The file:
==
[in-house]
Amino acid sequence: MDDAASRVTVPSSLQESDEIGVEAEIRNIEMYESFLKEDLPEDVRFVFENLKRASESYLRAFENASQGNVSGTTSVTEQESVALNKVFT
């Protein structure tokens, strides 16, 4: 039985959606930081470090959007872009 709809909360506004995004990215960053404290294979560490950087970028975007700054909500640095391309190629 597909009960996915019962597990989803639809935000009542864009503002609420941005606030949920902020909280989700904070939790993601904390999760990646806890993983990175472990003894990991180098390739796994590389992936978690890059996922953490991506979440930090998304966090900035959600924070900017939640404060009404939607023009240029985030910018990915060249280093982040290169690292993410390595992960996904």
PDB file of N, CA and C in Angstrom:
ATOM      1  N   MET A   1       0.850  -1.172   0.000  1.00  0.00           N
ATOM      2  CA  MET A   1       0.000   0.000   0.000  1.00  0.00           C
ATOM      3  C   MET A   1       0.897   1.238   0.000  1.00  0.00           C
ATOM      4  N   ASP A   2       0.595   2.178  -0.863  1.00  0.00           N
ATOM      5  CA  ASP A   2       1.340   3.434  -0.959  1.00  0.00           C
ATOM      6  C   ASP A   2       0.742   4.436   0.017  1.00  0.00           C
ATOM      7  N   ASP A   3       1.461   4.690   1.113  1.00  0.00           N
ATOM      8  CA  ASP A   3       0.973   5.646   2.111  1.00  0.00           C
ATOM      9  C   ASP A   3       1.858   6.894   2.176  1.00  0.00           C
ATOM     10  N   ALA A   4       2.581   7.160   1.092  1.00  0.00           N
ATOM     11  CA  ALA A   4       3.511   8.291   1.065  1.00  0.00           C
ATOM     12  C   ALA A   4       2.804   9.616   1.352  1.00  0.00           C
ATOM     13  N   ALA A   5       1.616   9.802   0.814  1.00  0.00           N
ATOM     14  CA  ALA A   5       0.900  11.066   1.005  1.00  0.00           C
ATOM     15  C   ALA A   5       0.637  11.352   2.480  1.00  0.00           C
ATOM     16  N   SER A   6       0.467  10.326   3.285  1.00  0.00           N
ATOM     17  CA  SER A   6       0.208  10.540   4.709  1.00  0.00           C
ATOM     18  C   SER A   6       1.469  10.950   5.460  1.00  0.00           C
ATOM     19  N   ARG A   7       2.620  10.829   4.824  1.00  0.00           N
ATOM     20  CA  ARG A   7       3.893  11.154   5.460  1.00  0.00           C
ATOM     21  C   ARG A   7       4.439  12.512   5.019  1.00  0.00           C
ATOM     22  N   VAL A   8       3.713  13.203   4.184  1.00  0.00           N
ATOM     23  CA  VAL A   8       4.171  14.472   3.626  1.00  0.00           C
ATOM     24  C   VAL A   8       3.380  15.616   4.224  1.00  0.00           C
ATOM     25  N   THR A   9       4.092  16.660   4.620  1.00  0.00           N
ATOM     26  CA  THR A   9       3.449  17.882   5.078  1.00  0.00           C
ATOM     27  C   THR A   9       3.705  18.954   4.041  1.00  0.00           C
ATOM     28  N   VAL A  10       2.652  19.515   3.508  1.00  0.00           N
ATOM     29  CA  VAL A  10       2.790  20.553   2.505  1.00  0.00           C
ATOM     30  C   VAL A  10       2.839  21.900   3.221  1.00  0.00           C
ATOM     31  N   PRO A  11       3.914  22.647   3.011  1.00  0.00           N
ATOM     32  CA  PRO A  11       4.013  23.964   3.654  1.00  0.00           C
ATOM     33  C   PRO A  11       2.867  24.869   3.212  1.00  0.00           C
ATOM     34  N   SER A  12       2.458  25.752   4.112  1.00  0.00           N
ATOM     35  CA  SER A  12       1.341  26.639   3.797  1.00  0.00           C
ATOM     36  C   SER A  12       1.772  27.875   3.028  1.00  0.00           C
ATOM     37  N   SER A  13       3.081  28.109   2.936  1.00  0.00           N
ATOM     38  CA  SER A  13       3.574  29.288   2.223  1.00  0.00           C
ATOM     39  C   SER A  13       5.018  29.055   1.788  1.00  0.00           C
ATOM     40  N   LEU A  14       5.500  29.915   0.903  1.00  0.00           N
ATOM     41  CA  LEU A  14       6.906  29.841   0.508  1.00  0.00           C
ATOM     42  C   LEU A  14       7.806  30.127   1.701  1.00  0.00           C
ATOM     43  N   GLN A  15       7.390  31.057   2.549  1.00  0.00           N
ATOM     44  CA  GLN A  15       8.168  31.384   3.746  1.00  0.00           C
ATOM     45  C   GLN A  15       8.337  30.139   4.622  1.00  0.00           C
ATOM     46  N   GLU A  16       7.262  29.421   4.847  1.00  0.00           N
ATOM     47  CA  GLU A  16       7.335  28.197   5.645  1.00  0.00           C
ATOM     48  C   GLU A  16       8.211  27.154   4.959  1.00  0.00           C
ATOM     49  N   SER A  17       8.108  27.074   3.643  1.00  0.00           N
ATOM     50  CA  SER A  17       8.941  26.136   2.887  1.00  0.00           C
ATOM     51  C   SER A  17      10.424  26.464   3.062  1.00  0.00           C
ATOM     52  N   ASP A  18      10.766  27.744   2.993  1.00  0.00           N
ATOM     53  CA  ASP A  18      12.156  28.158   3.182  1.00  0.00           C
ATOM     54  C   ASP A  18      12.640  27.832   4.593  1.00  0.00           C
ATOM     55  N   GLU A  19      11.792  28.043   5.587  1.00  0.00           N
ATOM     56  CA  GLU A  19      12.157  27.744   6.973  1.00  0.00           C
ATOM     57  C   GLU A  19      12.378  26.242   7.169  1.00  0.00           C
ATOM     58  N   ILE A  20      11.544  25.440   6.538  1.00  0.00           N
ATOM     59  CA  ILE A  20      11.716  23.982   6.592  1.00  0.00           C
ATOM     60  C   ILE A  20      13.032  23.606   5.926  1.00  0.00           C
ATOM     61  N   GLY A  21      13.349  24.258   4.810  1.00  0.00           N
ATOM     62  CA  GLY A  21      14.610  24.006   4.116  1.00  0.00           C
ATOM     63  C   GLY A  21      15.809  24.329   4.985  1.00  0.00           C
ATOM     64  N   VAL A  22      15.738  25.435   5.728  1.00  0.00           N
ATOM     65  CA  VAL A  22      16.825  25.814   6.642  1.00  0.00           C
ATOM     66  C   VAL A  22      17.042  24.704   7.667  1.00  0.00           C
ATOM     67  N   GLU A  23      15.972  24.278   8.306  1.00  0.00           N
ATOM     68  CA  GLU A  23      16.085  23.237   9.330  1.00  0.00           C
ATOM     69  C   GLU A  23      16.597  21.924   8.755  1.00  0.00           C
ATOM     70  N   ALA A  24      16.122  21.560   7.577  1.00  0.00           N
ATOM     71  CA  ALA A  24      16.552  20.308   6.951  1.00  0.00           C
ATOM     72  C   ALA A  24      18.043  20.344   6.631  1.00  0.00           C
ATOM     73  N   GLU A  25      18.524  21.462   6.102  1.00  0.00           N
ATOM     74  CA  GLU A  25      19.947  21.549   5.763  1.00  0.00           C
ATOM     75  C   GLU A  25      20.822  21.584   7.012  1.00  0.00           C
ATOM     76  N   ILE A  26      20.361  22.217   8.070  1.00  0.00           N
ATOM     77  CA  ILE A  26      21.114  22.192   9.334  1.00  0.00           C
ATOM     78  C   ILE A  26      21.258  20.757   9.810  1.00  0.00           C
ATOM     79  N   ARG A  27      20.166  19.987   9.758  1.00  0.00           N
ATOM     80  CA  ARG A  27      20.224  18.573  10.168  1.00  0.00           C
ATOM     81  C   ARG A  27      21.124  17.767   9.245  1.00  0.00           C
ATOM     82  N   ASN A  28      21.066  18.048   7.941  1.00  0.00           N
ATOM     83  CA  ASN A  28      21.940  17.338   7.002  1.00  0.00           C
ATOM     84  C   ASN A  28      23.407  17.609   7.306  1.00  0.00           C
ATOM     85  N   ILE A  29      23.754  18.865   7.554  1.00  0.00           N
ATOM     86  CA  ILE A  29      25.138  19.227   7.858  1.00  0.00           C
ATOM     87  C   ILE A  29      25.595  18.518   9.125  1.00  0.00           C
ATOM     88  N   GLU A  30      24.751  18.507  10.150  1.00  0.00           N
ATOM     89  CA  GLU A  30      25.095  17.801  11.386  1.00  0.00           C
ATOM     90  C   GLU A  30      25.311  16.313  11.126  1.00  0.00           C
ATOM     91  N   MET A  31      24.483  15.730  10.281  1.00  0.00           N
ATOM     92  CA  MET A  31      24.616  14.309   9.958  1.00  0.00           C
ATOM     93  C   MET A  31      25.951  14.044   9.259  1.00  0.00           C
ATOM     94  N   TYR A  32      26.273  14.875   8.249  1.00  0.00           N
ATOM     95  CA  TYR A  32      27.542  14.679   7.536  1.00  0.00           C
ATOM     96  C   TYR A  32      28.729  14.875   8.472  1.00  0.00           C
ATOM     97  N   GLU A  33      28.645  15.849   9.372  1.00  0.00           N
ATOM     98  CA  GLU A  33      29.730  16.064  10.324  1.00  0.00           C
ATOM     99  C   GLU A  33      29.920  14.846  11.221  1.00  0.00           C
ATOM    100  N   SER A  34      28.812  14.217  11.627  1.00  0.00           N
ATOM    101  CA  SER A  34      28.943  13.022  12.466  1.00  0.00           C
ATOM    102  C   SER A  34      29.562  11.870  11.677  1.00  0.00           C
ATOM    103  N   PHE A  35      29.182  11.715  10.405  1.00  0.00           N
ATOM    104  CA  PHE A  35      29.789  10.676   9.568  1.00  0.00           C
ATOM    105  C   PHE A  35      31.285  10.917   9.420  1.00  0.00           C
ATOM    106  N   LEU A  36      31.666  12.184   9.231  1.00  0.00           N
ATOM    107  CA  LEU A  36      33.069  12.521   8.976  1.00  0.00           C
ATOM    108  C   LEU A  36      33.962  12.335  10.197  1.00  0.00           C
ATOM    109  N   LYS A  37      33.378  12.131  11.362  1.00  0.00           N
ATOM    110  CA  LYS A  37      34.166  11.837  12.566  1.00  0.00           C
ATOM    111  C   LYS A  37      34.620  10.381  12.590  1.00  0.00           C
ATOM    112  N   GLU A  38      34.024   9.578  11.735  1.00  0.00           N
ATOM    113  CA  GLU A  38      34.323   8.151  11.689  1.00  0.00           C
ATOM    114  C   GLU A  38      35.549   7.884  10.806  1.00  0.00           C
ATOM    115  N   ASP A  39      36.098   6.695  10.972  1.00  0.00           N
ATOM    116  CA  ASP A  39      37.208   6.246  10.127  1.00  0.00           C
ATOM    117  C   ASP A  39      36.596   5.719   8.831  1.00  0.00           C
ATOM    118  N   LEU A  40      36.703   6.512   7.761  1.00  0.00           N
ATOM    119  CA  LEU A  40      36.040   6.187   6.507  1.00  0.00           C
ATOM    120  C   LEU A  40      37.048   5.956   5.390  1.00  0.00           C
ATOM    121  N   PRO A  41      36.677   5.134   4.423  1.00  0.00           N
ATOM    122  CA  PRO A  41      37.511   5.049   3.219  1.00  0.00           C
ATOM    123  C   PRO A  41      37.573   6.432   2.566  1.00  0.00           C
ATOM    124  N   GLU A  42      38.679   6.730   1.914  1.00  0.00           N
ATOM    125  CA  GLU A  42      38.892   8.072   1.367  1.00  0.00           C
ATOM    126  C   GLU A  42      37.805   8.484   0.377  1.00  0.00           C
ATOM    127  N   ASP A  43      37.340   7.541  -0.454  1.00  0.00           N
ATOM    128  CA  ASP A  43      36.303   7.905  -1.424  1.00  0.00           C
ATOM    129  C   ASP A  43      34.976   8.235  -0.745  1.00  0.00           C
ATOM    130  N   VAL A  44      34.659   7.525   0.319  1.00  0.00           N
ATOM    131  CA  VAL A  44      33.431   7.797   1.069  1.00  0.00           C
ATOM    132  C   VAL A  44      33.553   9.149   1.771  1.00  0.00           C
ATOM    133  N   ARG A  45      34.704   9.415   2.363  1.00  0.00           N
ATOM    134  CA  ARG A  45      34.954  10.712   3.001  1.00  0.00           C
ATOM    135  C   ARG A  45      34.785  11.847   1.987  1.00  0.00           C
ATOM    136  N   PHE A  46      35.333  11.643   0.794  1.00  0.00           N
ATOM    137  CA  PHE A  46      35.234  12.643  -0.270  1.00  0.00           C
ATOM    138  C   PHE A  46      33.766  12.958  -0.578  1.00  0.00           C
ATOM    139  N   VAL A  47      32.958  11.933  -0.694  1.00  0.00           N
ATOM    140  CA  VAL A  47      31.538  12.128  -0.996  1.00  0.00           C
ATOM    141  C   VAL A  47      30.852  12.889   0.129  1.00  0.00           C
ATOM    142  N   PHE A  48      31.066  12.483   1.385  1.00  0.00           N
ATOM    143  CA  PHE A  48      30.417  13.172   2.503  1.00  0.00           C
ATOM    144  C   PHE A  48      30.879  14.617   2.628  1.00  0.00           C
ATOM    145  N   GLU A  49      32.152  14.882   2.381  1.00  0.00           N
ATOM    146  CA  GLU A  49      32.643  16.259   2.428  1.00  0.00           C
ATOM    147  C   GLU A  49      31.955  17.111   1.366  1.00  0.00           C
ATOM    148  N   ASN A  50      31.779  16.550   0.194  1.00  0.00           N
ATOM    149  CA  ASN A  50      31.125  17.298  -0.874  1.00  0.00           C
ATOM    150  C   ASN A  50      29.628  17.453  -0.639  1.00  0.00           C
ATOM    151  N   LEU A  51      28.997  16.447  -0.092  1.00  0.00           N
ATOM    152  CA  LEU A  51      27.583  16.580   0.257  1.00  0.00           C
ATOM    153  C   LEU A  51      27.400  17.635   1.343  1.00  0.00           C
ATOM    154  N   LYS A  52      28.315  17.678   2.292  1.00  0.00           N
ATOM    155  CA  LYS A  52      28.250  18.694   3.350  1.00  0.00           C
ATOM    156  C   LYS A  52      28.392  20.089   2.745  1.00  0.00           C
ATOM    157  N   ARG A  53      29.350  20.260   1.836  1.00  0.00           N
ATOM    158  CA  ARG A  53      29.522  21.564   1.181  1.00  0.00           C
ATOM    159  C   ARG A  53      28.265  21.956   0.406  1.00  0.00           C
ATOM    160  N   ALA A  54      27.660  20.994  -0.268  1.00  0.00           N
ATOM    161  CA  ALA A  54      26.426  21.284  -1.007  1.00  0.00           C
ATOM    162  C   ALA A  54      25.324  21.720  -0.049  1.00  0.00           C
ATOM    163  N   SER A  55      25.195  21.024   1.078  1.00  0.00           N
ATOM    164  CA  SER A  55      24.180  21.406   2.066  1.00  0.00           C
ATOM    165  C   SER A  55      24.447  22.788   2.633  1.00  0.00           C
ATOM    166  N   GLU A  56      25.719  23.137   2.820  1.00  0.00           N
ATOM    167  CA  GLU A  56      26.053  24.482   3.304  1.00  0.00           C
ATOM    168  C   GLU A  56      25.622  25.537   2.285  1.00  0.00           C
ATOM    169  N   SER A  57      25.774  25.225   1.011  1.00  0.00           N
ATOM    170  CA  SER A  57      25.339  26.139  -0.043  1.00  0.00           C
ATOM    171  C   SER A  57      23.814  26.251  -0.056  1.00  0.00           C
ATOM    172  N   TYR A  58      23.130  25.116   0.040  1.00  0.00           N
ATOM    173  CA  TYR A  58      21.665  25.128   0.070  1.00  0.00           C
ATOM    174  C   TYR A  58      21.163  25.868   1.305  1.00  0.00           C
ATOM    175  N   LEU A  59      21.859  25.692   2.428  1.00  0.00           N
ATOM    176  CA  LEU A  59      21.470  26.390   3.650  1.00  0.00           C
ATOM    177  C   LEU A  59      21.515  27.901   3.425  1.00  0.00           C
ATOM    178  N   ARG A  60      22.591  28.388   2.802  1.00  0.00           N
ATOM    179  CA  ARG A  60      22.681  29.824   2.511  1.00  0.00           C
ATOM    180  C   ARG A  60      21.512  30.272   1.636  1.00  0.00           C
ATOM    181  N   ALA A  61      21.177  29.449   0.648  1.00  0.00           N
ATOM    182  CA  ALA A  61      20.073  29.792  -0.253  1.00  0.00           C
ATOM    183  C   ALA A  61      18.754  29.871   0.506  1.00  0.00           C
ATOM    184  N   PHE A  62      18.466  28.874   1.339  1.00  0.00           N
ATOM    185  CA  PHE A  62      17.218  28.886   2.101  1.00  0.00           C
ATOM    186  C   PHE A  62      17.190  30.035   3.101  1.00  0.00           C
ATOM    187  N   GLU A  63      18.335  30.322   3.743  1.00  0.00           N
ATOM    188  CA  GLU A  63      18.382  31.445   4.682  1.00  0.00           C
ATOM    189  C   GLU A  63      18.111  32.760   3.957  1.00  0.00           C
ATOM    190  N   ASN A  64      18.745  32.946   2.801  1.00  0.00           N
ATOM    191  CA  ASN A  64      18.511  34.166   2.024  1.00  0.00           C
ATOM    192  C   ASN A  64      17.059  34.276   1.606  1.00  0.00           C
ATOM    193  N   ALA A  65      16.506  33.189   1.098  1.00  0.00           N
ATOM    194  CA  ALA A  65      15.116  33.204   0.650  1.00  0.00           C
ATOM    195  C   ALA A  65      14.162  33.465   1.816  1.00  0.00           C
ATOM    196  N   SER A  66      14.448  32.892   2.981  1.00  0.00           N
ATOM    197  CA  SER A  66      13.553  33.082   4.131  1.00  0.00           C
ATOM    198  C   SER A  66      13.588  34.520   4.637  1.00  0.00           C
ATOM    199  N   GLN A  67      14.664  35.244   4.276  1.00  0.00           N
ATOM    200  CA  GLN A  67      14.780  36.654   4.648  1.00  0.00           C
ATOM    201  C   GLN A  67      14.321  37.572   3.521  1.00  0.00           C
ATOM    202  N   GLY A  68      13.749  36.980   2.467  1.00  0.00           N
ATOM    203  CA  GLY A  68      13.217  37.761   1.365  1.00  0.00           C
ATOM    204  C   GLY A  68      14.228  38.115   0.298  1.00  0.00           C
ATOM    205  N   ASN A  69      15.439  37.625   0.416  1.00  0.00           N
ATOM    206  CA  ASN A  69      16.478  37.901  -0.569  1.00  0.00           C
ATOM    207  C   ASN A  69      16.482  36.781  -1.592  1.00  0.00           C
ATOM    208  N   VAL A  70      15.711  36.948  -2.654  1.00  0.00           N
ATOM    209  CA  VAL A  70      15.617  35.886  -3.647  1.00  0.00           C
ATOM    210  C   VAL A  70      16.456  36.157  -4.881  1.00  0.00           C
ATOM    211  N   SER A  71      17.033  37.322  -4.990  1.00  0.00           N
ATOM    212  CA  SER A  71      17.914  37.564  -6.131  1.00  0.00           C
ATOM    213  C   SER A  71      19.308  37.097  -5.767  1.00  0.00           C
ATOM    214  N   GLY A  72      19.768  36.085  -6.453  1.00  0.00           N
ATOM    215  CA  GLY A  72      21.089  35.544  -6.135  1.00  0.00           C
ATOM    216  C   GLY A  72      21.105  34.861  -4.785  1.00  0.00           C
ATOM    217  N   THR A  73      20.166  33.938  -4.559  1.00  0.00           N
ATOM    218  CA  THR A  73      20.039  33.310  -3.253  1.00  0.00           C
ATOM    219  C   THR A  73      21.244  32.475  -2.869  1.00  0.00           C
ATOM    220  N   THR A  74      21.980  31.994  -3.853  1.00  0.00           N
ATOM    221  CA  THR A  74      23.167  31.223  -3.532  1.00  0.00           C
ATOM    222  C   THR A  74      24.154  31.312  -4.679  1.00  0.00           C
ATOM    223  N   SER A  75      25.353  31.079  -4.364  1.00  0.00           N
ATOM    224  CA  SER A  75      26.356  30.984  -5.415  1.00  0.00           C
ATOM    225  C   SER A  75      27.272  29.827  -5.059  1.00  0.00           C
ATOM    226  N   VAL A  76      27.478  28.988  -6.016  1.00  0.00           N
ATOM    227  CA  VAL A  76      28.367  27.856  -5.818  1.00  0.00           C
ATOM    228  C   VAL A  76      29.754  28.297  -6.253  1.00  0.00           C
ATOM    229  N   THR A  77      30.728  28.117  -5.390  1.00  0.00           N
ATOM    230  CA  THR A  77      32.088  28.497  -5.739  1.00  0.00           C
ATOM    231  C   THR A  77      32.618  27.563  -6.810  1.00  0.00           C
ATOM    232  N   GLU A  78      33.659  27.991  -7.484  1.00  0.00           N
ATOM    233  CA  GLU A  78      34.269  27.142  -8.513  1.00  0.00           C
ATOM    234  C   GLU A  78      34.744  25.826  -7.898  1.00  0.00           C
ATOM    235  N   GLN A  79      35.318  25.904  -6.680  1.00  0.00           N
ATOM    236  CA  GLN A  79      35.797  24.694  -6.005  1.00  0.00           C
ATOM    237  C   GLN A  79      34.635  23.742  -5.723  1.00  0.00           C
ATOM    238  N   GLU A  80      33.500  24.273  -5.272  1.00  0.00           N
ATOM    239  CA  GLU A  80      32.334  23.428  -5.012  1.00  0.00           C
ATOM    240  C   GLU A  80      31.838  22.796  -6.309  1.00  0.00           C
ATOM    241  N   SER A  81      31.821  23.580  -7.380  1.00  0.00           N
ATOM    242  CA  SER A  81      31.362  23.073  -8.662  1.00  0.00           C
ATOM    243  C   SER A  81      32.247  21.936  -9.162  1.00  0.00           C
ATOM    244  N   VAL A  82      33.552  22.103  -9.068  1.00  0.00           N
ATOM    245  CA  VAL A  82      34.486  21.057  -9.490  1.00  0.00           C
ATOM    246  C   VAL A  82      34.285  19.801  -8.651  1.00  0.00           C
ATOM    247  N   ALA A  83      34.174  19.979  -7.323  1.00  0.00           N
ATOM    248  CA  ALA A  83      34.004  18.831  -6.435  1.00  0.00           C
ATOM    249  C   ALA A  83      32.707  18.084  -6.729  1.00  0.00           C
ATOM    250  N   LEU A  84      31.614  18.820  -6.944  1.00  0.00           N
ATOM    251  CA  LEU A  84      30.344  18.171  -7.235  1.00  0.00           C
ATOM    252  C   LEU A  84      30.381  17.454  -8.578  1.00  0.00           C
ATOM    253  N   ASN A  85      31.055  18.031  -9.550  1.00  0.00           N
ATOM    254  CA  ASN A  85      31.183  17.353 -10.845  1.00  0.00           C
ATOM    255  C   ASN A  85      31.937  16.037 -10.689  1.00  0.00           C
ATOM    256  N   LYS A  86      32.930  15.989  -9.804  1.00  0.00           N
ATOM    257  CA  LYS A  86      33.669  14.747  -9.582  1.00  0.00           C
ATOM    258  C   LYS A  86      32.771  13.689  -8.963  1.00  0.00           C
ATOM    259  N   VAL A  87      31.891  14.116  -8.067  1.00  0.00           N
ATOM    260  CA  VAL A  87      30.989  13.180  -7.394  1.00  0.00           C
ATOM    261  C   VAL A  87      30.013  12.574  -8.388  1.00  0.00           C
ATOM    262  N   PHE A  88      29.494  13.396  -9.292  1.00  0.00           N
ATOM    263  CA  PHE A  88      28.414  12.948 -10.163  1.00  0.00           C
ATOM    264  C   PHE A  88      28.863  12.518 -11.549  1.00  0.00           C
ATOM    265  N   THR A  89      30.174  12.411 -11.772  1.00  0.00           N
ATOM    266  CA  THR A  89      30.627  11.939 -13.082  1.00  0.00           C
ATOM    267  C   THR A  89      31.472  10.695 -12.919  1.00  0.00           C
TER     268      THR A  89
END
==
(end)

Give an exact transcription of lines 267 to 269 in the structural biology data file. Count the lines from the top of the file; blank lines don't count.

ATOM    263  CA  PHE A  88      28.414  12.948 -10.163  1.00  0.00           C
ATOM    264  C   PHE A  88      28.863  12.518 -11.549  1.00  0.00           C
ATOM    265  N   THR A  89      30.174  12.411 -11.772  1.00  0.00           N